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    FUNDAMENTALS OF

    MAGNETICS DESIGN:

    INDUCTORS AND TRANSFORMERS

    Thursday September 15, 2011

    Arthur Williams Chief Scientist Telebyte Inc.

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    NOTE:

    This presentation is introductory and does not present all of the different magnetic materials, their properties, vendors, core geometries, sizes, mounting hardware etc. However an extensive list of references is provided at end of the presentation for further exploration.

    There are over 100 slides so I will go quickly. Please reserve all questions for the end. This presentation will be posted on the IEEE Website in the next few days.

    http://www.ieee.li/cas/index.htm

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    SOME BASIC DEFINITIONS

    • Permeability- Figure of merit of a particular magnetic material representing the ease of producing a magnetic flux for a given input

    • B is the magnetic flux density and H is the magnetizing force that

    generated the flux.

    • In the CGS system B is measured in Gauss which is Lines of Magnetic Flux per Square Centimeter.

    • In the SI system the unit of measurement of B is the Tesla which is Webers per Square Meter.

    • A Tesla is equal to 10,000 Gauss.

    H

    B =µ (Equation 1)

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    • H, the Magnetizing Force that produces the Flux, is measured in either

    Oersteds in the CGS system or Amps per Meter in the SI system

    • The Oersted is defined as 1000/4π (≈79.5774715) amperes per meter so, the H-field strength inside a long solenoid wound with 79.58 turns per meter, of a wire carrying 1 Ampere will be approximately 1 Oersted.

    • Permeability µ is dimensionless and can be considered a figure of merit of a particular magnetic material, since it represents the ease of producing a field of magnetic flux for a given input. The permeability of

    air or that of a vacuum is 1 (an air-core inductor for example).

    • Magnetizing force is caused by current flowing through turns of wire; so H in Oersteds can be determined from ampere-turns by

    where N is the number of turns, I is the current in amperes, and mL is the mean length of the magnetic path in centimeters.

    mL10

    4 NI H

    π = (Equation 2)

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    • The inductance of a coil is directly proportional to the number of flux linkages per unit current. The total flux is found from

    where A is the cross-sectional area in square centimeters and ml is the

    mean path length in centimeters. .

    • The inductance proportionality may then be given by

    or directly in henrys

    • Observe that the inductance of a coil is directly proportional to the permeability of the core material. If an iron core is inserted into an air- core inductor, the inductance will increase in direct proportion to the core’s permeability. The inductance is also proportional to N2.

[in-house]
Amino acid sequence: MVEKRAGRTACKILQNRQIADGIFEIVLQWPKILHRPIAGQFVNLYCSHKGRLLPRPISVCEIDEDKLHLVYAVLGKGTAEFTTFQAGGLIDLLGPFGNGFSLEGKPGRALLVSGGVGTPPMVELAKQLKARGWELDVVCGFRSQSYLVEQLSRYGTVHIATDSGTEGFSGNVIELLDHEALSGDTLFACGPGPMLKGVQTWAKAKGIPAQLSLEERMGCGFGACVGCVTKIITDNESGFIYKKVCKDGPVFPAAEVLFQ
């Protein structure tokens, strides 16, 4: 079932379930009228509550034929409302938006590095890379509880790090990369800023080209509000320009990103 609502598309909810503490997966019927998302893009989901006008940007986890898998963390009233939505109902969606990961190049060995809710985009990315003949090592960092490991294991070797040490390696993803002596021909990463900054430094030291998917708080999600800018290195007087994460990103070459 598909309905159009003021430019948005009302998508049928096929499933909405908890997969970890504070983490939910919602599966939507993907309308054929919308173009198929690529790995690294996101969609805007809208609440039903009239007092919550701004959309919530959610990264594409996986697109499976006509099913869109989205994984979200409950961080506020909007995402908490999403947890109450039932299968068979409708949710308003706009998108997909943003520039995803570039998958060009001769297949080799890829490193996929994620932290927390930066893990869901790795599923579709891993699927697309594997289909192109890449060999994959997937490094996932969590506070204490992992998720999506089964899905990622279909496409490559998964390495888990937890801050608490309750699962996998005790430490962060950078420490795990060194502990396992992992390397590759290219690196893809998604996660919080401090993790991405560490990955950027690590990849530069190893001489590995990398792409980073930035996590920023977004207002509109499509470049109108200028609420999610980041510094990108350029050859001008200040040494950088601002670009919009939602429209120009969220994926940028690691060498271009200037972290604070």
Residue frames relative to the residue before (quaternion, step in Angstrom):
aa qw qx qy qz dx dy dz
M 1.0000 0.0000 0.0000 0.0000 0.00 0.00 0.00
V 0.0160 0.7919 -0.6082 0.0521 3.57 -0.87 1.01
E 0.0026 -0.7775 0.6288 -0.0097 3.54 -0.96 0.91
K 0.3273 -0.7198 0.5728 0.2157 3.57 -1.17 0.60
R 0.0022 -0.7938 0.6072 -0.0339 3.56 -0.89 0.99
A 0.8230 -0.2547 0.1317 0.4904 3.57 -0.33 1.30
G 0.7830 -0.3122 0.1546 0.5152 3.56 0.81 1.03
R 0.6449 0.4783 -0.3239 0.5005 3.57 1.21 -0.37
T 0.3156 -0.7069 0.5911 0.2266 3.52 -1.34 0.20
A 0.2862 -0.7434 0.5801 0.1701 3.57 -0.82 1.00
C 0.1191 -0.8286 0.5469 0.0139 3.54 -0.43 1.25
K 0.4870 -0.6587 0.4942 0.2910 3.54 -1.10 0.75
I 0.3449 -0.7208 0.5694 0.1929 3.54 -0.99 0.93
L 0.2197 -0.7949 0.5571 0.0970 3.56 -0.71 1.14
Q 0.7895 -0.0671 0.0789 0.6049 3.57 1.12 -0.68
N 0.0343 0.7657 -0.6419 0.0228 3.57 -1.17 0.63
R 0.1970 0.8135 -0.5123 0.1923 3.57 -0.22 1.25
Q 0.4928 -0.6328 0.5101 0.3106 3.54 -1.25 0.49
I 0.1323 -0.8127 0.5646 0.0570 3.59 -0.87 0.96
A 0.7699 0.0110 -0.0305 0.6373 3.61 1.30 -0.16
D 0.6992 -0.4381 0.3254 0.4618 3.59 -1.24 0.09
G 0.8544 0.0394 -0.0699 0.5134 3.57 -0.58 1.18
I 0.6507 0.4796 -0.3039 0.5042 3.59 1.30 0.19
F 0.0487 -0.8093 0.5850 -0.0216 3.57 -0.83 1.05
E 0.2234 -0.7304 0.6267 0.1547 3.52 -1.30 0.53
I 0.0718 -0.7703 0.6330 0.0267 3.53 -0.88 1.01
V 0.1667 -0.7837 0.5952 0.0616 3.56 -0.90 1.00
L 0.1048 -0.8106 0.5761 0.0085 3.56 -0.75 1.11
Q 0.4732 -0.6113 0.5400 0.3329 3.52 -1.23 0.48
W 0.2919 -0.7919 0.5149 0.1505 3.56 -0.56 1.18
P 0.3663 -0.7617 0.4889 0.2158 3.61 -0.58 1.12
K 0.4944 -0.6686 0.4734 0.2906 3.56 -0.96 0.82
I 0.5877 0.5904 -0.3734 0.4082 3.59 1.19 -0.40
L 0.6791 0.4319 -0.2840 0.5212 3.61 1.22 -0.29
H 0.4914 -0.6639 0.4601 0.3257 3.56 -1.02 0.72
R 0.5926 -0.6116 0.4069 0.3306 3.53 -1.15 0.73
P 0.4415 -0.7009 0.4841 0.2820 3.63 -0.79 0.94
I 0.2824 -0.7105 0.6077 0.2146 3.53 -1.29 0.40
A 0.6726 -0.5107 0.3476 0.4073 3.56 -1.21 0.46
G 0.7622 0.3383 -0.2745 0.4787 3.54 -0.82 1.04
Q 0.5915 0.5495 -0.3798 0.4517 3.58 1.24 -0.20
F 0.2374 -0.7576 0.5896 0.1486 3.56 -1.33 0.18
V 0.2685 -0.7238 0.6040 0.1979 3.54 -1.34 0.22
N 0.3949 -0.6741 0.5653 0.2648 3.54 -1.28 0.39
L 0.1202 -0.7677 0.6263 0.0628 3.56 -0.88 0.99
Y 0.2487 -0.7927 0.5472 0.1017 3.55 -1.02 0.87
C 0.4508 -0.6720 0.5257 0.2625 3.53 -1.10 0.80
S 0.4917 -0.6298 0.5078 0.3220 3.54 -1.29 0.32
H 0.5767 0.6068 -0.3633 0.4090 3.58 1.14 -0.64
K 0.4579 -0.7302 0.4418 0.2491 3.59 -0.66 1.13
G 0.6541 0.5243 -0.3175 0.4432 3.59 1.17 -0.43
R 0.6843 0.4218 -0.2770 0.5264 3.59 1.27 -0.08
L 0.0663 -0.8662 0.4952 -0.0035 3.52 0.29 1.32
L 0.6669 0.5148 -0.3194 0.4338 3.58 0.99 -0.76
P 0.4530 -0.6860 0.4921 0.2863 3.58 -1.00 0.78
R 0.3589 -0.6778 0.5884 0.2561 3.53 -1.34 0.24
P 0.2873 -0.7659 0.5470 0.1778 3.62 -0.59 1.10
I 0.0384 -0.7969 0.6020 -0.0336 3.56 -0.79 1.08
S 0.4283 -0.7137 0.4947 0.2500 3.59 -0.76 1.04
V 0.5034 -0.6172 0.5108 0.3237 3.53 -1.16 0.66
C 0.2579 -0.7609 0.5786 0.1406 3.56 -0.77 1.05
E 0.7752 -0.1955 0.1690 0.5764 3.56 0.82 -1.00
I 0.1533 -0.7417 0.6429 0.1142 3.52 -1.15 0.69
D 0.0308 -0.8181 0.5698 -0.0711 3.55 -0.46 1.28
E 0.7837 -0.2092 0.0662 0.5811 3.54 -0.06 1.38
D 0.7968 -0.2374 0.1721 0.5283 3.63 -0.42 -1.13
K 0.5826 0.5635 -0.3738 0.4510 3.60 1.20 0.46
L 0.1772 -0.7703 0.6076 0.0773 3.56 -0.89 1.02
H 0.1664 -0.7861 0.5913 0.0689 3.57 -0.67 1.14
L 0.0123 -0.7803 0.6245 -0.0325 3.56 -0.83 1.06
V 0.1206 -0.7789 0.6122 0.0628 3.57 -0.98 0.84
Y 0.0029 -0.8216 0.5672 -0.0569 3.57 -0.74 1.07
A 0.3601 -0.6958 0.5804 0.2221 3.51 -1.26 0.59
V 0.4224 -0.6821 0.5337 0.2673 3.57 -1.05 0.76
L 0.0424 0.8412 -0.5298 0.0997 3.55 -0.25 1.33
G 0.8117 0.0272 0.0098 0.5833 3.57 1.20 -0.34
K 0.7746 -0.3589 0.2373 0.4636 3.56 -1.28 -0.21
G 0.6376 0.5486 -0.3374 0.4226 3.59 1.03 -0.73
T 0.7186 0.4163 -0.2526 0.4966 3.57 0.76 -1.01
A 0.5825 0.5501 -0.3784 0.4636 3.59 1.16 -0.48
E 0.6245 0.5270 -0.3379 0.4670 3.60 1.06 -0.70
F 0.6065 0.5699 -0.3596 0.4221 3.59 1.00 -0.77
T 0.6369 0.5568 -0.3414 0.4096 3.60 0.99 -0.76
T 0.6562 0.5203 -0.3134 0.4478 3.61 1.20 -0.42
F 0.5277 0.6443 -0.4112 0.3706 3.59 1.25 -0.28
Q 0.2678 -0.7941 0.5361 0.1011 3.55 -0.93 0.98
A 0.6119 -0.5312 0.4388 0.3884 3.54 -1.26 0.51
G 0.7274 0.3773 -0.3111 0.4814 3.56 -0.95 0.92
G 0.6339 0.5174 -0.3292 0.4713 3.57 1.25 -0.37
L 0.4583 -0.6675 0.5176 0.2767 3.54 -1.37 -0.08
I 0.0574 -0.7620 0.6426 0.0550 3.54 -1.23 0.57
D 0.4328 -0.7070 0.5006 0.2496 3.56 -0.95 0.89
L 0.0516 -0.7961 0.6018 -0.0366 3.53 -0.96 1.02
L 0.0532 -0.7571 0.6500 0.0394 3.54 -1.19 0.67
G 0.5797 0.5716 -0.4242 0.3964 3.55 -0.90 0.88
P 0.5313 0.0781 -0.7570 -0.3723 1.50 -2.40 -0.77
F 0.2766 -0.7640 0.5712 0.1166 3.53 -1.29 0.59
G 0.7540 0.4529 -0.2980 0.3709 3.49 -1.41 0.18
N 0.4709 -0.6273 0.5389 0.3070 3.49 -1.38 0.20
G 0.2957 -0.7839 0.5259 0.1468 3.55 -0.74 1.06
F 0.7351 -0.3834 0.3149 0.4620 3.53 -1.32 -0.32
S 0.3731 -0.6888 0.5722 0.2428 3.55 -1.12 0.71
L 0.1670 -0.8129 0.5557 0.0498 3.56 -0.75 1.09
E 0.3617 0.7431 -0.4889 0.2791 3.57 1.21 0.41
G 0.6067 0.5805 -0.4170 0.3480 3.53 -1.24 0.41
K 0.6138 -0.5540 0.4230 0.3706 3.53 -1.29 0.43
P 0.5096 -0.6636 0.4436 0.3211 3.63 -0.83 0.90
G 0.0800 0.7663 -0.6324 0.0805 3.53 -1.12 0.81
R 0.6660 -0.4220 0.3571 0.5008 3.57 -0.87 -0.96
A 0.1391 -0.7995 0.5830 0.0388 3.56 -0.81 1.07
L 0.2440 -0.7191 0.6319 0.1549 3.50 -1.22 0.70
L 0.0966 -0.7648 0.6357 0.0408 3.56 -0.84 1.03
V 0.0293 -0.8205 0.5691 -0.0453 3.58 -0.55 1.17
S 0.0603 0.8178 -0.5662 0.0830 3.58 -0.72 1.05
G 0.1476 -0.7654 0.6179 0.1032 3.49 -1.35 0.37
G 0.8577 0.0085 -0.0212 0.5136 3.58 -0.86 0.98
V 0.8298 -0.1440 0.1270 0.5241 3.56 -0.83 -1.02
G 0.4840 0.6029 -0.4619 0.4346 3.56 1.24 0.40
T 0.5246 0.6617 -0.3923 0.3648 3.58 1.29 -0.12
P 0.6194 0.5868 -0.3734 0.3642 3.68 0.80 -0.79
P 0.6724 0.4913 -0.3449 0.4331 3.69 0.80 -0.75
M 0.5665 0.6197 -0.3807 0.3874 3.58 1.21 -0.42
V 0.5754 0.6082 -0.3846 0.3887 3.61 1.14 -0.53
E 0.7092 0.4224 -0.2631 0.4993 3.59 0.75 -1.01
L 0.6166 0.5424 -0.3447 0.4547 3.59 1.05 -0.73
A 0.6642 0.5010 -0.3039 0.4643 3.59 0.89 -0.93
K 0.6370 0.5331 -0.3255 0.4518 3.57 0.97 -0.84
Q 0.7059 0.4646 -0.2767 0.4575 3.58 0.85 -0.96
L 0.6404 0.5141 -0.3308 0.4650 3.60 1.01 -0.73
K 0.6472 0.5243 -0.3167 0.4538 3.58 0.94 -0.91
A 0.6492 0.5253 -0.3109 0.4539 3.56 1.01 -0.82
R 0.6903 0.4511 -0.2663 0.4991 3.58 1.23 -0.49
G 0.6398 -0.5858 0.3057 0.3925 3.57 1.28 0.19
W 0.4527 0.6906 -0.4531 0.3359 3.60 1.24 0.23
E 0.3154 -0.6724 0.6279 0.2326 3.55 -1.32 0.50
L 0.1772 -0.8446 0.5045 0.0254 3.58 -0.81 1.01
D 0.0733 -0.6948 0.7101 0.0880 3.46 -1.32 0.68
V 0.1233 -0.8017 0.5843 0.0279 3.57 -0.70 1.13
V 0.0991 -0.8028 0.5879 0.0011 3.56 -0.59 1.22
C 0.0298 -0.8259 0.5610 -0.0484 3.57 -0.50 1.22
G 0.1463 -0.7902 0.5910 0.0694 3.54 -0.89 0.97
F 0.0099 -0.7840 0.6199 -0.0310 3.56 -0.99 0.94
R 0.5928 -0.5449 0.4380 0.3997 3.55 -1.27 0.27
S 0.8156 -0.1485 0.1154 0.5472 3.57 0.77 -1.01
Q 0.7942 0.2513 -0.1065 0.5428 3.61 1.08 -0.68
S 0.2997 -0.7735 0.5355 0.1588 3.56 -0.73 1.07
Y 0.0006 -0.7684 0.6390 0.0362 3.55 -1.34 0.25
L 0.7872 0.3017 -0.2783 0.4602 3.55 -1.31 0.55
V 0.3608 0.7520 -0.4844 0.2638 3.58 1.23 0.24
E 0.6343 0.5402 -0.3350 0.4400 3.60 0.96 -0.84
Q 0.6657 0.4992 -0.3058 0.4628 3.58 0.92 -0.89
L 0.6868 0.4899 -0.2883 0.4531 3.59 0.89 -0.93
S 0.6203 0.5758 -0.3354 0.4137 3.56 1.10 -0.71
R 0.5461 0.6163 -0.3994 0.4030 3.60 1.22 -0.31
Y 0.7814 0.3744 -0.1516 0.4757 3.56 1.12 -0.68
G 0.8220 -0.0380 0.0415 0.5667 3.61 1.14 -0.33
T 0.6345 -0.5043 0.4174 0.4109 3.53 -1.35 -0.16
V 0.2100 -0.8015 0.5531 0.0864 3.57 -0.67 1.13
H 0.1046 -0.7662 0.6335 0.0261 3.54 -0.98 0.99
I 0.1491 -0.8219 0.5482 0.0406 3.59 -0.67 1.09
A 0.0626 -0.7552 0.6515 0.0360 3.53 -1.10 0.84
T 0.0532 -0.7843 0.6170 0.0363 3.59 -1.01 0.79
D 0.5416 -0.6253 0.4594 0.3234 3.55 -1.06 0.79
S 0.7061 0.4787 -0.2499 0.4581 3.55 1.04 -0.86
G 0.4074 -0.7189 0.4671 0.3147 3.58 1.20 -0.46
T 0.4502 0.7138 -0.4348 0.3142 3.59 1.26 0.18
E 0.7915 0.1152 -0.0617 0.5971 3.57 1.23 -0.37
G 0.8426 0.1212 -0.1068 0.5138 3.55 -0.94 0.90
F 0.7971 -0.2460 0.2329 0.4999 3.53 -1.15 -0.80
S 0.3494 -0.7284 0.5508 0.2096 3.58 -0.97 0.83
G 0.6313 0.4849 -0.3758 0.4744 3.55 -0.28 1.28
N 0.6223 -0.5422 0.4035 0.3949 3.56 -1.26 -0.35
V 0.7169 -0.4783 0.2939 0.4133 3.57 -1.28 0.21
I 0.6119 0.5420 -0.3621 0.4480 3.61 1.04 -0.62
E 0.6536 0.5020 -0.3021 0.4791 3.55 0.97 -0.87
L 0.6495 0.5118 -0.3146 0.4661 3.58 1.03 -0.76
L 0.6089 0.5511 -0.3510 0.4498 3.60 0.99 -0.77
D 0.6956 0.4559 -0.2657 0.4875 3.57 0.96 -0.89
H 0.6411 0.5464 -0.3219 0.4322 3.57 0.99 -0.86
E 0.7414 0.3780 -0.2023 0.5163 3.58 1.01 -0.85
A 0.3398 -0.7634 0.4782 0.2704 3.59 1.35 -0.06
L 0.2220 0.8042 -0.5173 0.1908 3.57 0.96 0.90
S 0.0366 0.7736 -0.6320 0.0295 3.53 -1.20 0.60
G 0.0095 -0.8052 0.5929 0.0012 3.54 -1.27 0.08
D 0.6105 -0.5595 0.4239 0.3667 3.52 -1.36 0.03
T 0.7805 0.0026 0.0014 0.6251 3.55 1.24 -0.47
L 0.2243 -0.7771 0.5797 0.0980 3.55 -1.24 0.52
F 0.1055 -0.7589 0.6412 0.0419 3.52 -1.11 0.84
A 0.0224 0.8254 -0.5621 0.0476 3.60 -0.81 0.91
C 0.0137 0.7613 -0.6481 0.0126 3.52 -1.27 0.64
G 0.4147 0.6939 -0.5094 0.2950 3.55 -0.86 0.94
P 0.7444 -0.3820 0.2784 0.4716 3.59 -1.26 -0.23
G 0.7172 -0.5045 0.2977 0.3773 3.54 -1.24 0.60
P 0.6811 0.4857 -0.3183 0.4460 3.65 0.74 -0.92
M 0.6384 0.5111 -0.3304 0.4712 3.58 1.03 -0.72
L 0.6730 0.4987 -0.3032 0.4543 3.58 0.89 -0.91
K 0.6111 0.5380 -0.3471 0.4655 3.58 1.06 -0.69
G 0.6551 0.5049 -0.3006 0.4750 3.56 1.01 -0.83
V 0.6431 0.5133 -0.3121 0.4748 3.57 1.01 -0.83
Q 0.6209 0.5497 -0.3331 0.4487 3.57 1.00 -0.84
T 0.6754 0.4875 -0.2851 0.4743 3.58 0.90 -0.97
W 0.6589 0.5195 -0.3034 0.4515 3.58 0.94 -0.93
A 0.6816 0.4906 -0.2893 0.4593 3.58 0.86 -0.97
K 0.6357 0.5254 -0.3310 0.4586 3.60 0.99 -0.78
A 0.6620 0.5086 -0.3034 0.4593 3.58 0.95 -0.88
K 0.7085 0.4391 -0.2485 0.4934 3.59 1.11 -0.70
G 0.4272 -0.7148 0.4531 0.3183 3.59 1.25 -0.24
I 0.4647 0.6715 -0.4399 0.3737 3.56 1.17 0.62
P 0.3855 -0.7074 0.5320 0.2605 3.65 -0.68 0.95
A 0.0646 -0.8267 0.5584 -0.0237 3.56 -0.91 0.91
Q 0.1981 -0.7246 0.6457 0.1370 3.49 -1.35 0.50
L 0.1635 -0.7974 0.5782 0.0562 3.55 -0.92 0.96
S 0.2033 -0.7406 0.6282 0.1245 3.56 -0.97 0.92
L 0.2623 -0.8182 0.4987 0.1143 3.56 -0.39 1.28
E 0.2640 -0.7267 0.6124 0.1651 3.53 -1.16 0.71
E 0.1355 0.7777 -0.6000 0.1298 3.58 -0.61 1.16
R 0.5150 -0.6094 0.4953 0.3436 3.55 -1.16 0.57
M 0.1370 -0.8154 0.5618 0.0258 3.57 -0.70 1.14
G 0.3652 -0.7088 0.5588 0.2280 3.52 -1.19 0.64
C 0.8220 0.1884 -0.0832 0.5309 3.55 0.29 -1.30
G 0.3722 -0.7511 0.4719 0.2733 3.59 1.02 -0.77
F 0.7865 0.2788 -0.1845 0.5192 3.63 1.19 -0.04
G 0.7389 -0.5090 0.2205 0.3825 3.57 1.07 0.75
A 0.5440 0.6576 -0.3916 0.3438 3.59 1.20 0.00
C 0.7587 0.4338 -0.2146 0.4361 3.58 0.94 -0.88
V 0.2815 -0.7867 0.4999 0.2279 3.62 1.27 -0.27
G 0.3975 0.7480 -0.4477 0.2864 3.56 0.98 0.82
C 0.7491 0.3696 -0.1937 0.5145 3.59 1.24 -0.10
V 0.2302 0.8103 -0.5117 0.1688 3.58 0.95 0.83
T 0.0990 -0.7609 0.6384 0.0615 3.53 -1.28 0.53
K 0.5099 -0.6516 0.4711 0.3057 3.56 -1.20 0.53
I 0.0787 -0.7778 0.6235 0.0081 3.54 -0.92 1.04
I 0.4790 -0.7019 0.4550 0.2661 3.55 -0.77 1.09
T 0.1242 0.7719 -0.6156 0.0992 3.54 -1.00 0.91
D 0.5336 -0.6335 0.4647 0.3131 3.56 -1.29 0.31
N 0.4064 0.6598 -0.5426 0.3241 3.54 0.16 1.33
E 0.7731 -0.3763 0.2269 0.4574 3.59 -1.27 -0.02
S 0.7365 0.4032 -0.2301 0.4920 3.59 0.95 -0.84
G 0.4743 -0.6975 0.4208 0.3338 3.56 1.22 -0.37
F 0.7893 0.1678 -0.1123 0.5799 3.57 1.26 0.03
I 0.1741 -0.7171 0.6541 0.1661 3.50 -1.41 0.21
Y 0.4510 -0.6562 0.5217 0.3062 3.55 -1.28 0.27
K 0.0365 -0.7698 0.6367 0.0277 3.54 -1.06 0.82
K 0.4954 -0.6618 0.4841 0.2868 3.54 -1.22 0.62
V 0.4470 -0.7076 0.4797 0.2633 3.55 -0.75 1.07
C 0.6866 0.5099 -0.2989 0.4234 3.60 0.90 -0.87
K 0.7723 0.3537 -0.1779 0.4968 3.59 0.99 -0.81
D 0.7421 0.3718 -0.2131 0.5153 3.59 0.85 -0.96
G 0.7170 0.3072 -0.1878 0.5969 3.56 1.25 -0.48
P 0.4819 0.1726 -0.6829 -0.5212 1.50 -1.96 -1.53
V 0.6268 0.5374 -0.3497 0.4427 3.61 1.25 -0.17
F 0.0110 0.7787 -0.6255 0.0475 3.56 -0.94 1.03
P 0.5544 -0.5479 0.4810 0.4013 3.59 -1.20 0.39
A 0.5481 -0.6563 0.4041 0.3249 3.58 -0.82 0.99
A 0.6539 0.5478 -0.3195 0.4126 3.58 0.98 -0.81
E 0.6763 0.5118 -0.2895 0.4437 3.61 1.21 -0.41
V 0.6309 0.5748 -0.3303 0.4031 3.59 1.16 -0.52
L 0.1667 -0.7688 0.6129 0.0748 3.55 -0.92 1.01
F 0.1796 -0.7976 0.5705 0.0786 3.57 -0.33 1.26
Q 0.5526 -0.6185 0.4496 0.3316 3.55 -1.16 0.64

mL10

    4 ANI HABA

    µπ =µ==φ

    I

    NANI L

    mL10

    4 µπ ∝

    9 2

    10 mL

    4 −µπ= AN

    L

    (Equation 3)

    (Equation 4)

    (Equation 5)

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    • All the previous design equations make the assumption that the magnetic

    path is uniform and closed with negligible leakage flux in the surrounding air such as would occur with a single-layer toroidal coil structure.

    • A toroid is the most ideal core structure and has the least leakage flux. However, the assumption of no leakage flux is really never completely valid,

    so some deviations from the theory can be expected.

    • The induced voltage of an inductor can be related to the flux density by

    B is the maximum flux density in Gauss, N is the number of turns, f is the frequency in hertz, and A is the cross-sectional area of the core in square

    centimeters. This important equation is derived from Faraday’s law.

    • Using this equation and solving for B one can determine if the operating conditions result in core saturation using BH curves given for the magnetic material.

    8

    rms 1044.4 −×= BNfAE (Equation 6)

    Fig 1

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    THE BH CURVE A plot of B vs. H (BH Curve) appears as follows. Let us start at point A

    and increase the magnetizing force to obtain point B. Decreasing the

    magnetizing force will pass through point C and then D and then E as the magnetizing force is becomes negative. An increasing magnetizing force, again in the positive direction, will travel to B through point F.

    The enclosed area formed by the curve is called a hysteresis loop and

    results from the energy required to reverse the magnetic molecules of the core.

    BH CURVE